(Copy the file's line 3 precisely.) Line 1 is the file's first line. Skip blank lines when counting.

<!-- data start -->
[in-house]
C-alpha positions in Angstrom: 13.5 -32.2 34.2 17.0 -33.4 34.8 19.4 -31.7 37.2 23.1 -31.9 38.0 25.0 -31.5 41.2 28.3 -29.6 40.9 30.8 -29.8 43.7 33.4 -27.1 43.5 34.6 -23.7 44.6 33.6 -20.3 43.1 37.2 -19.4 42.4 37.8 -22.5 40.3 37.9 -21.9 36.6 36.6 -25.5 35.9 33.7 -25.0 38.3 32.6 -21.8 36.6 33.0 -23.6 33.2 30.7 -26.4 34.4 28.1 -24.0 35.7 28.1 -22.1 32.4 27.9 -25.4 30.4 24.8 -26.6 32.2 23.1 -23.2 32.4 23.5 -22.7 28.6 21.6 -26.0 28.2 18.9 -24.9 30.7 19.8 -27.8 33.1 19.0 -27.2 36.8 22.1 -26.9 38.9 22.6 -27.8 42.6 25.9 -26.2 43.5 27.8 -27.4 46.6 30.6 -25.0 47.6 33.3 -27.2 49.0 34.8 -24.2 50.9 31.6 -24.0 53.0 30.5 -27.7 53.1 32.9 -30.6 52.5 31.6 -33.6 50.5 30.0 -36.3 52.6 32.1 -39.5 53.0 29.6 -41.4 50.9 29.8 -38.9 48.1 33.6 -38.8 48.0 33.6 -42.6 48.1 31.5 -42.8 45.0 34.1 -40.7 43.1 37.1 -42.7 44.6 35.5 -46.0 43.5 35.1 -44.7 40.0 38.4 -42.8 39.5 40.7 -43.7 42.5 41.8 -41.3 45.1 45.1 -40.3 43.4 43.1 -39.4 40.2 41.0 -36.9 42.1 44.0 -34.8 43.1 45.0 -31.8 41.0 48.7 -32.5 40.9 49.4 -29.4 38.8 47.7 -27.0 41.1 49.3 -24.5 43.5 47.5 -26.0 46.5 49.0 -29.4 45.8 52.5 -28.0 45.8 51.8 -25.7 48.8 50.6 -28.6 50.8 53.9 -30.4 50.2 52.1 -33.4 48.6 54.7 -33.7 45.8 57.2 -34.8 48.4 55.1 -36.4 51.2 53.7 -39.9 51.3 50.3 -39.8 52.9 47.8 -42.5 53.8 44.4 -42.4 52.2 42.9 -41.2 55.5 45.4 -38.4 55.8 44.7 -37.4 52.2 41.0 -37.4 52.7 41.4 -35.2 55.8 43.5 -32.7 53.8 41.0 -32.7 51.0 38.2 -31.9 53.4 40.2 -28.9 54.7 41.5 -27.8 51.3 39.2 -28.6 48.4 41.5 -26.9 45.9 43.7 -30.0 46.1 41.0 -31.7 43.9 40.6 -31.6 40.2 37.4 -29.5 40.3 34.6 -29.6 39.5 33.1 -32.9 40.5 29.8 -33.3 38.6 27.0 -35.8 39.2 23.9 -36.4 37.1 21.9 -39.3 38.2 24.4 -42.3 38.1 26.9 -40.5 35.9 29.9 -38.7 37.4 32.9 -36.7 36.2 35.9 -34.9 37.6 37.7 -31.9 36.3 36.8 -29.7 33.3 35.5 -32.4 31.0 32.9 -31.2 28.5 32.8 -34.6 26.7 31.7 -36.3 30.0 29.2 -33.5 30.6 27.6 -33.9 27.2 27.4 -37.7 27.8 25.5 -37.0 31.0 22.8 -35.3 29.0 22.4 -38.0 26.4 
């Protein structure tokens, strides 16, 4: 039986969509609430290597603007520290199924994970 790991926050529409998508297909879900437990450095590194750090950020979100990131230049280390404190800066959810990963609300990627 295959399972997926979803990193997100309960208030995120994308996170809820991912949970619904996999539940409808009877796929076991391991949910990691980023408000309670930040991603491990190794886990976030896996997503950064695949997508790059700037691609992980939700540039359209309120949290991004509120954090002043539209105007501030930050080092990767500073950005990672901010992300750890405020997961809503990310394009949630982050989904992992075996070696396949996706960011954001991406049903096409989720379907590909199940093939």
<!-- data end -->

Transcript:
């Protein structure tokens, strides 16, 4: 039986969509609430290597603007520290199924994970 790991926050529409998508297909879900437990450095590194750090950020979100990131230049280390404190800066959810990963609300990627 295959399972997926979803990193997100309960208030995120994308996170809820991912949970619904996999539940409808009877796929076991391991949910990691980023408000309670930040991603491990190794886990976030896996997503950064695949997508790059700037691609992980939700540039359209309120949290991004509120954090002043539209105007501030930050080092990767500073950005990672901010992300750890405020997961809503990310394009949630982050989904992992075996070696396949996706960011954001991406049903096409989720379907590909199940093939």